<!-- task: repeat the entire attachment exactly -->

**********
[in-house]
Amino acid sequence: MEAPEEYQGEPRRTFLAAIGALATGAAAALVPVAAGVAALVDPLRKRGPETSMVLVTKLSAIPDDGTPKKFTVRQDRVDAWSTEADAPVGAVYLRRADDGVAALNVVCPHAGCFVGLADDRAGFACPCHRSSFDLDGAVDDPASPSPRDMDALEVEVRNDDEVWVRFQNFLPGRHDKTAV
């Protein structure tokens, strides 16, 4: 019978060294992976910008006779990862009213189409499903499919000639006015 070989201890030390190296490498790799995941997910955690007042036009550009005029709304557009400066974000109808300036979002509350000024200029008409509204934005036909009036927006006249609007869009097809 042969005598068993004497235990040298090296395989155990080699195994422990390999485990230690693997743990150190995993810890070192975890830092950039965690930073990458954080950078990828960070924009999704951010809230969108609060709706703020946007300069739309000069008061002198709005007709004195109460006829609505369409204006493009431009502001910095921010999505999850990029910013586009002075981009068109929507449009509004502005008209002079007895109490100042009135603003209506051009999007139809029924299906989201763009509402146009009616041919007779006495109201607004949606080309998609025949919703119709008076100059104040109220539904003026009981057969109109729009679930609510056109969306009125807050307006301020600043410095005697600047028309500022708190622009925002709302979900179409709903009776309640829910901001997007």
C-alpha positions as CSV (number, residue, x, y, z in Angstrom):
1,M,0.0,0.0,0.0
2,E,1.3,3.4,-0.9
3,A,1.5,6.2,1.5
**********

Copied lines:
[in-house]
Amino acid sequence: MEAPEEYQGEPRRTFLAAIGALATGAAAALVPVAAGVAALVDPLRKRGPETSMVLVTKLSAIPDDGTPKKFTVRQDRVDAWSTEADAPVGAVYLRRADDGVAALNVVCPHAGCFVGLADDRAGFACPCHRSSFDLDGAVDDPASPSPRDMDALEVEVRNDDEVWVRFQNFLPGRHDKTAV
């Protein structure tokens, strides 16, 4: 019978060294992976910008006779990862009213189409499903499919000639006015 070989201890030390190296490498790799995941997910955690007042036009550009005029709304557009400066974000109808300036979002509350000024200029008409509204934005036909009036927006006249609007869009097809 042969005598068993004497235990040298090296395989155990080699195994422990390999485990230690693997743990150190995993810890070192975890830092950039965690930073990458954080950078990828960070924009999704951010809230969108609060709706703020946007300069739309000069008061002198709005007709004195109460006829609505369409204006493009431009502001910095921010999505999850990029910013586009002075981009068109929507449009509004502005008209002079007895109490100042009135603003209506051009999007139809029924299906989201763009509402146009009616041919007779006495109201607004949606080309998609025949919703119709008076100059104040109220539904003026009981057969109109729009679930609510056109969306009125807050307006301020600043410095005697600047028309500022708190622009925002709302979900179409709903009776309640829910901001997007």
C-alpha positions as CSV (number, residue, x, y, z in Angstrom):
1,M,0.0,0.0,0.0
2,E,1.3,3.4,-0.9
3,A,1.5,6.2,1.5